The Mound Site, formerly known as the Miamisburg Environmental Management Project, Mound Plant, Facility, and Laboratory, and now home to the Mound Advanced Technology Center, was constructed starting in 1946, first occupied in May 1948, and became operational in 1949. The 306-acre facility is located on a hill in the center of Miamisburg in southwestern Ohio. It included approximately 130 buildings. It was established as the first permanent Atomic Energy Commission facility in support of atomic weapons. It was the nation's first post-war U.S. Atomic Energy Commission site to be built. [Image Number: 174 037 002 Date: January 1988]
The site's primary mission was the process development, production engineering, manufacturing, surveillance, and evaluation of explosive components for the U.S. nuclear defense stockpile. Its secondary missions included nuclear material safeguard, radioactive waste management and recovery, the building and testing of nuclear generators, and the purification of non-radioactive isotopes for medical, industrial and agricultural research. In 1989, with the end of the cold war the Department of Energy initiated a reconfiguration process that called for the eventual closing of the Mound Plant and the removal of equipment and materials to other DOE sites.
The DOE Environmental Management (EM) Miamisburg Closure Project (MCP) and its contractor CH2M HILL Mound were responsible for cleanup and closure of the Mound site. EM was charged with the Operable Unit 1 Cleanup Project and of transferring the land parcels, and the nine facilities located on them, to MMCIC. In 1998, the Miamisburg Mound Community Improvement Corporation (MMCIC) and DOE established a sales contract for the conveyance of Mound property to the MMCIC. In February 1999, the first parcel of land was transferred. The Site Sales Contract calls for the property to be transferred to MMCIC no later than February 2008.
On August 1, 2006 the DOE Office of Legacy Management accepted responsibility of the site following the completion of cleanup. The site was slated for transfer to the Office of Legacy Management on October 1, 2007. In 2006, DOE awarded a $25.9 million contract to the Accelerated Remediation Company of Idaho Falls, Idaho to clean up two contaminated areas where waste was originally going to remain buried. On July 31, 2006, CH2M HILL fulfilled its environmental cleanup contract to accelerate the closure of nuclear facilities at Mound. By June of that year, 66 buildings had been demolished and nine had been prepared for transfer. Only the four-acre Operating Unit 1 remained for cleanup, which was scheduled to be finished in the fall of 2007. MMCIC had taken ownership of 127 of the 306 acres, with the transfer of the rest of the parcels planned for 2007. By September 30, 2006, all nuclear material had been shipped off site, facilities had been demolished or transitioned, and environmental remediation activities were completed. MMCIC has assumed control of parcels D, H, 3, and 4. The federal government has committed around $800 to $900 million to the project and transfer is expected to be completed in 2008.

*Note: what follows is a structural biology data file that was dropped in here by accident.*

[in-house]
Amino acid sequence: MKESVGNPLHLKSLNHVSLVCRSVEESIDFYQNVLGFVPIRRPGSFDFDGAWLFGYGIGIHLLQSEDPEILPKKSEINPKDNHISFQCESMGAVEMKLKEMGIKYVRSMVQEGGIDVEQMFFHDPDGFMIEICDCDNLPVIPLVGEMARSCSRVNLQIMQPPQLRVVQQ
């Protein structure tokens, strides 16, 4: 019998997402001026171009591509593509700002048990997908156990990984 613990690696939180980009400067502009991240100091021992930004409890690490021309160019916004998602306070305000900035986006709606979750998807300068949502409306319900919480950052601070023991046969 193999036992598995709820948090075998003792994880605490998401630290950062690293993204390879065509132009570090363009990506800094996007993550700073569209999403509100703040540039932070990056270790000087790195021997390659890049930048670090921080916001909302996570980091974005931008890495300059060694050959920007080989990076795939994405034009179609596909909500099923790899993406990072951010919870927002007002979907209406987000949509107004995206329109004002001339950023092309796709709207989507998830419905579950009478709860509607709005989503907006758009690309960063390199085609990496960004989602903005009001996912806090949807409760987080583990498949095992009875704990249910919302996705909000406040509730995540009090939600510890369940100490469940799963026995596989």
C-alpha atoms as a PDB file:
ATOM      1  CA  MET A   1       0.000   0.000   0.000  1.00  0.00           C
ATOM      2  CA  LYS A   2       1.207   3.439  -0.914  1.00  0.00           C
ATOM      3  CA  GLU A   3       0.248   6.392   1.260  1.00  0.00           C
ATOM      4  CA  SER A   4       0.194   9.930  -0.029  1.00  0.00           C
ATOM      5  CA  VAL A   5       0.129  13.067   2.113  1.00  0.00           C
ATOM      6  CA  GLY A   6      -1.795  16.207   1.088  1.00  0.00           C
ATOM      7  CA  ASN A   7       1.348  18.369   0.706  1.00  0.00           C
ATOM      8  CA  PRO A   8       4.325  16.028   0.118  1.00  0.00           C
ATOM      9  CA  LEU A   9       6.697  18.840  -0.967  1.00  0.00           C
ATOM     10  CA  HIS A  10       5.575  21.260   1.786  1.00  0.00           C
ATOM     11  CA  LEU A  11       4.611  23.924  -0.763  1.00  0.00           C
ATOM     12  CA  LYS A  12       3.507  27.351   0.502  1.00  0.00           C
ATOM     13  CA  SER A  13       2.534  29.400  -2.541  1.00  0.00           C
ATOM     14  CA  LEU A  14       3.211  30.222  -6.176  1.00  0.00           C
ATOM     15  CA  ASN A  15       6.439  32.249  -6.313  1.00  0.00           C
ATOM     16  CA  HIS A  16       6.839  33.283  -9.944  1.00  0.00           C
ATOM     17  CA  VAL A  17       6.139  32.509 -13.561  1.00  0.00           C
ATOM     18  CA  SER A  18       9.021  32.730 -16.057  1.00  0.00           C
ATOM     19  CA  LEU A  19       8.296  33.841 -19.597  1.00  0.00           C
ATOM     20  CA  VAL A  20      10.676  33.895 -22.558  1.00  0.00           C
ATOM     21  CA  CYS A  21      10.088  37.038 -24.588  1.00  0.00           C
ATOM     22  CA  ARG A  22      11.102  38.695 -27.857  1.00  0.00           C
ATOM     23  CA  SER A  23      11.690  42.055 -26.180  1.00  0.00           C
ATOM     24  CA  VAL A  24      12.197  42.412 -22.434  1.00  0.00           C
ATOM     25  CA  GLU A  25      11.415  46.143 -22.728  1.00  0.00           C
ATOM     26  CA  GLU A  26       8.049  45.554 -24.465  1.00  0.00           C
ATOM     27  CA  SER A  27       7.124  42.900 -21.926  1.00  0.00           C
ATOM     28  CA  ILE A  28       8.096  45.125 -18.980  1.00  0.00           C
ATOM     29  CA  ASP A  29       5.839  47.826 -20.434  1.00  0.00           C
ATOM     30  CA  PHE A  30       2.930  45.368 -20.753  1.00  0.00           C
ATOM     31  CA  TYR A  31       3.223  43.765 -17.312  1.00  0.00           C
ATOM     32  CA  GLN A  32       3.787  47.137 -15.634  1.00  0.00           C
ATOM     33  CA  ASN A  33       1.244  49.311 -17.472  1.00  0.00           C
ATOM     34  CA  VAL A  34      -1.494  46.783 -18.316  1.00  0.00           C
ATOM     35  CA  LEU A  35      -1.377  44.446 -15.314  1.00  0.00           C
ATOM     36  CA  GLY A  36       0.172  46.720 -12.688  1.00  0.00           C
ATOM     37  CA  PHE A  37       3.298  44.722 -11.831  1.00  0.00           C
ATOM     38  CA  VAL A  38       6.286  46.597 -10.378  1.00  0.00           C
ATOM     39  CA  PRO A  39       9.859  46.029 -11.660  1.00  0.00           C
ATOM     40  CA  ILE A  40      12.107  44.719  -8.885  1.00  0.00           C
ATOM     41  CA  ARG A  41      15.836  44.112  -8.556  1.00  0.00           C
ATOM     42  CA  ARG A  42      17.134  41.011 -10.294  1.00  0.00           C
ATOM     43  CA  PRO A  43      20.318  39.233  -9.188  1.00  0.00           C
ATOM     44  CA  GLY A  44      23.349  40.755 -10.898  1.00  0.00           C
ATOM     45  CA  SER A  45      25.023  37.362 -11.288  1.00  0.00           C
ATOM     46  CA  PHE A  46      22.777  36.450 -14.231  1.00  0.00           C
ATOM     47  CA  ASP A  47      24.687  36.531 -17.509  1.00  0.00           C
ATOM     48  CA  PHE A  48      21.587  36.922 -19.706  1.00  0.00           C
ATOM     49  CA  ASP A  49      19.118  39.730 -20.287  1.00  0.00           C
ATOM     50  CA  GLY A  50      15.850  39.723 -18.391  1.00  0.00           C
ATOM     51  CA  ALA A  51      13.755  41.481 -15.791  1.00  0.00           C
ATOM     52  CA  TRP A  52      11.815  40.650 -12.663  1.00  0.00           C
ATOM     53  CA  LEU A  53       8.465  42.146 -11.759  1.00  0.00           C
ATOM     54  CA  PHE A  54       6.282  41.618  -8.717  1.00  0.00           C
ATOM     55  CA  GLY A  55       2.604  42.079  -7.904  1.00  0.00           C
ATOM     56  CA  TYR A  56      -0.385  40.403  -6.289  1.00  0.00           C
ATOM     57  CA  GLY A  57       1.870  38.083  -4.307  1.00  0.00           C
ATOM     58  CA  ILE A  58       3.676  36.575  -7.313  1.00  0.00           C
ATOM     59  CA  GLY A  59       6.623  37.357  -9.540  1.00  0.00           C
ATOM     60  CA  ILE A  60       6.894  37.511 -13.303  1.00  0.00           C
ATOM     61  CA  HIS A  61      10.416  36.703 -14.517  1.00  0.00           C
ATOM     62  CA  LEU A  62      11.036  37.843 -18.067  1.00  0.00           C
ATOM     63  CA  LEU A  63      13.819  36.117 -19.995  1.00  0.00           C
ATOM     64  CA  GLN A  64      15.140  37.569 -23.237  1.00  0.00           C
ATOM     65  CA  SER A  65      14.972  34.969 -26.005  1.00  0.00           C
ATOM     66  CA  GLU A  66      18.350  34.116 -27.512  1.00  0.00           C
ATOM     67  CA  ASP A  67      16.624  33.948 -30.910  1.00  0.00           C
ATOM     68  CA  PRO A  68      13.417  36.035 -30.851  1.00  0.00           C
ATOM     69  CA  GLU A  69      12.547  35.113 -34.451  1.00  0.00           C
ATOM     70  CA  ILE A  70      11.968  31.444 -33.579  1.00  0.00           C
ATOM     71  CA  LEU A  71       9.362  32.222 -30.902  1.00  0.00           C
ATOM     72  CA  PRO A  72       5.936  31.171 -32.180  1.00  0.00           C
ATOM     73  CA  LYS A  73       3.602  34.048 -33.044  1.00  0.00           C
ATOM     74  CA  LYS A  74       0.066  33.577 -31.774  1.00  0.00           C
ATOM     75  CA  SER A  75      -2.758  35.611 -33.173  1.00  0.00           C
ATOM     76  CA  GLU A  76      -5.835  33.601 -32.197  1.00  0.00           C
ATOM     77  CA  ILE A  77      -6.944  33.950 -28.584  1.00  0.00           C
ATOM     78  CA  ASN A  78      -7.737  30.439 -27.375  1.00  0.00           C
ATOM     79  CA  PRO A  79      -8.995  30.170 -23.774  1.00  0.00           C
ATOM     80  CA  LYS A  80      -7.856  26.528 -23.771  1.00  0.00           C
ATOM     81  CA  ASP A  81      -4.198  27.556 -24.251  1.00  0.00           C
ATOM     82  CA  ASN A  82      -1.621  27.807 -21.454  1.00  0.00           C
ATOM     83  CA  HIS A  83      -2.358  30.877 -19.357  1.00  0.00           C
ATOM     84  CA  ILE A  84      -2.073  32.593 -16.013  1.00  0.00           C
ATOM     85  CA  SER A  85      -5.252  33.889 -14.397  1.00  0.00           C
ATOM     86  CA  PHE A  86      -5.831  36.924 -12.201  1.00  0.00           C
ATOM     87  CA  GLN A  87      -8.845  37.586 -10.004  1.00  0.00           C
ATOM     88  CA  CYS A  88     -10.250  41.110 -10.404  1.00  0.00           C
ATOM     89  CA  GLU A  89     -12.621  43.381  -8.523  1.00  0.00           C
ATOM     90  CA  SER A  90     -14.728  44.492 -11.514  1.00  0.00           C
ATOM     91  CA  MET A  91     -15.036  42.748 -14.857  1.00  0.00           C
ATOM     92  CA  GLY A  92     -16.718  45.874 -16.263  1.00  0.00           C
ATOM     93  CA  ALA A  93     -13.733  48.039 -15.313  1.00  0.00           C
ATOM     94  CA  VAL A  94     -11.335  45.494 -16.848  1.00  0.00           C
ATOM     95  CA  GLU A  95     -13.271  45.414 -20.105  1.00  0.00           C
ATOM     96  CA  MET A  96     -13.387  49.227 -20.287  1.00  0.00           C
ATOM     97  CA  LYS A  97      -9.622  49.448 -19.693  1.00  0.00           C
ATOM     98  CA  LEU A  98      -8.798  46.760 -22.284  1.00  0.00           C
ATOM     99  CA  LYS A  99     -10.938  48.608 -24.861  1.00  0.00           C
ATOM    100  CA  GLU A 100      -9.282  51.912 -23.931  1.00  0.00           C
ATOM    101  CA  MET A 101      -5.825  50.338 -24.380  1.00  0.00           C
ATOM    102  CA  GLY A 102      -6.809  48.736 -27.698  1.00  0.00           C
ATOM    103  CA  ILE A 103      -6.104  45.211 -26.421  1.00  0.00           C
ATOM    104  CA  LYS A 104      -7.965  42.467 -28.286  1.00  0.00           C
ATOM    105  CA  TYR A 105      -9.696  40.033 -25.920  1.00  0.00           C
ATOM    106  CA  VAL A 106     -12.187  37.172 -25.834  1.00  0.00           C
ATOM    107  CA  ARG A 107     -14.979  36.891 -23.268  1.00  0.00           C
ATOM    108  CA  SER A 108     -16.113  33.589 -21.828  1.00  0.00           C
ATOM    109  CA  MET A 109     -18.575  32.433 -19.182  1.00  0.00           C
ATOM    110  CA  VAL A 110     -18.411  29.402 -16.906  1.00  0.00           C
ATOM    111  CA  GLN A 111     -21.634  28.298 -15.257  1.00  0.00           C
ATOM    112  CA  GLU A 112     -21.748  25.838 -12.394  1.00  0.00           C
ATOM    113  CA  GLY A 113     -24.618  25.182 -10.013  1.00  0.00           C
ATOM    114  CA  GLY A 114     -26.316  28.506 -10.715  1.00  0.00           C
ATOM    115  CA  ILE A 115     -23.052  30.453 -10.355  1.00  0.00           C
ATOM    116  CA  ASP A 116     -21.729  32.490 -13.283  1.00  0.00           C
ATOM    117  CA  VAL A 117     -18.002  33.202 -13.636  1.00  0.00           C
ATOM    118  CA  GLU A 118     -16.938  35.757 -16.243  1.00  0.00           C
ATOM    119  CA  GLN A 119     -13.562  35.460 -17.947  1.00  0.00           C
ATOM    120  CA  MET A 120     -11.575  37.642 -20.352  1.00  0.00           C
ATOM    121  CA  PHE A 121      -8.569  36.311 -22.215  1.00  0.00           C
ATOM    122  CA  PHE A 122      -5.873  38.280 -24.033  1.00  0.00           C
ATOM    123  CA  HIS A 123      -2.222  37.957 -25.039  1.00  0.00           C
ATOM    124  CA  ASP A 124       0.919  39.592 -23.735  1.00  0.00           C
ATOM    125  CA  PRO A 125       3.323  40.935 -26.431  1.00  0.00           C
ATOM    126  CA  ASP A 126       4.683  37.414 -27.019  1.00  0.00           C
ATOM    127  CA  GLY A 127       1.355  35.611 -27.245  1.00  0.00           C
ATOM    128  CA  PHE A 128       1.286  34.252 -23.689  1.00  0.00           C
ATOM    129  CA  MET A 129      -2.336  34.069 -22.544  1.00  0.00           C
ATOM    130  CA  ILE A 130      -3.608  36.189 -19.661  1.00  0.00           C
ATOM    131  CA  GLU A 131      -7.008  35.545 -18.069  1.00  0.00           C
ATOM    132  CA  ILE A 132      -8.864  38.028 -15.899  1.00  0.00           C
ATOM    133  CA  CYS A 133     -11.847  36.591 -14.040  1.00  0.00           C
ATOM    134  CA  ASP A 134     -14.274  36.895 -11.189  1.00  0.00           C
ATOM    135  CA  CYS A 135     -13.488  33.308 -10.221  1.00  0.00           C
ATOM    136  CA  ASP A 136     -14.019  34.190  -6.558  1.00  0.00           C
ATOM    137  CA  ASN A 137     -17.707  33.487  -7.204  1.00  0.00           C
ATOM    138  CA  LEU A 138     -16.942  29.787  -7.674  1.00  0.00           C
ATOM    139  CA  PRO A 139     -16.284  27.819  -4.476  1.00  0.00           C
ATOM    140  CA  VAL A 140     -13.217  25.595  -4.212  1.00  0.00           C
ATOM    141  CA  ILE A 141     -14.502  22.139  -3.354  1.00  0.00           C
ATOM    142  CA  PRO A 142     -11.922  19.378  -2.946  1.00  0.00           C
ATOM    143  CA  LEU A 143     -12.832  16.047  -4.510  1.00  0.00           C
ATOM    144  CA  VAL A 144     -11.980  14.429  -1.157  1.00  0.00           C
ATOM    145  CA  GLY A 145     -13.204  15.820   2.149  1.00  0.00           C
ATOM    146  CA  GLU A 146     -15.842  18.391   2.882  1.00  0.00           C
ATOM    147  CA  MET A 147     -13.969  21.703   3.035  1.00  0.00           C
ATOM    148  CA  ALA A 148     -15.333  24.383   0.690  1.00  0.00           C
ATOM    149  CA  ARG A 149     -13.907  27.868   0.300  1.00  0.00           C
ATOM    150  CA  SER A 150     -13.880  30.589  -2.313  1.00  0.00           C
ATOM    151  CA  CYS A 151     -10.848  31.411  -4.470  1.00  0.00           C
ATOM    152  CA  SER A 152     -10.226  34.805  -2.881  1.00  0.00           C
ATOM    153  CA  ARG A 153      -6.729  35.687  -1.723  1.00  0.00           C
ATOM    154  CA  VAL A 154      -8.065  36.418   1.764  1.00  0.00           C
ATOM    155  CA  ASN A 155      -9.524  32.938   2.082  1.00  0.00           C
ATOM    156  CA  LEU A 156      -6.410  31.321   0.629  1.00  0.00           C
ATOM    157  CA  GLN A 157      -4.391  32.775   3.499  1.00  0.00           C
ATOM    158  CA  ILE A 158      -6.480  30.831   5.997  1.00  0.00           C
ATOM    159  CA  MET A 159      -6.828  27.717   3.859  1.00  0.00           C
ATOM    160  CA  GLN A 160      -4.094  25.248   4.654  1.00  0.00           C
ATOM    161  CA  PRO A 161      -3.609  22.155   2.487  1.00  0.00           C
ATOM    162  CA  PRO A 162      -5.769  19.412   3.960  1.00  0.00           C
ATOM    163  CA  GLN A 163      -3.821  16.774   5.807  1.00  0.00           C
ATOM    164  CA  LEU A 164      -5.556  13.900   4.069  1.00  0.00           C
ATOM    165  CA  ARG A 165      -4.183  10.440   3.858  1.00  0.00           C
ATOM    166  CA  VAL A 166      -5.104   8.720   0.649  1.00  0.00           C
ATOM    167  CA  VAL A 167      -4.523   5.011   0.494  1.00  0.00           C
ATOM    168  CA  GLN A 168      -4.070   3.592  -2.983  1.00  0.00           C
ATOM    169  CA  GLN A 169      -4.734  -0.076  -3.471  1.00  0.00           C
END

The Office of the Inspector General released the "Follow-up Audit Report on the Department of Energy's Performance of the Miamisburg Closure Project" (DOE/IG-0721) on March 2006 evaluating contractor performance. In May 2001, DOE MCP contractor BWCT of Ohio, Inc., announced it would not complete site closure under the cost and schedule requirements stipulated by their contract. In December 2002, the $314 million contract was awarded to CH2M Hill Mound, Inc. The intent was to close the site by March 31, 2006. However, the contractor later required a 6 month delay, pushing the date to September 30, 2006. In addition an increase of over $59 million, raising the cost to $373 million was needed. The audit thus reported that while at the time of closure in 1997 when remediation efforts began, the estimated cost was $427 million; the project was likely to total at least $903 million.
The City of Miamisburg created the Miamisburg Mound Community Improvement Corporation (MMCIC) in 1994 to manage redevelopment of the Mound site after it was decommissioned. The MMCIC is an economic development organization responsible for redevelopment and business growth at the site. It developed the Miamisburg Mound Comprehensive Reuse Plan, a redevelopment plan and implementation strategy, and created the Mound Advanced Technology Center (MATC), a business and scientific technology complex of 14 companies and more than 200 employees. DOE supported the project with grants and matching funds of over $62 million. As of 2008, the businesses include EHS Technology Group, LLC, Inorganic Specialists, Mound Laser and Photonics Center, Mound Technical Solutions, National Discovery Center, PerkinElmer Optoelectronics, Precision Joining Technologies, Quadco Precision, Inc., RPS Technologies, Inc., Thaler Machine Company, and Wheatville Technology, Inc. The goal of the MMCIC is to make the site a National Center of Excellence for Emerging Energy and related Advanced Materials.
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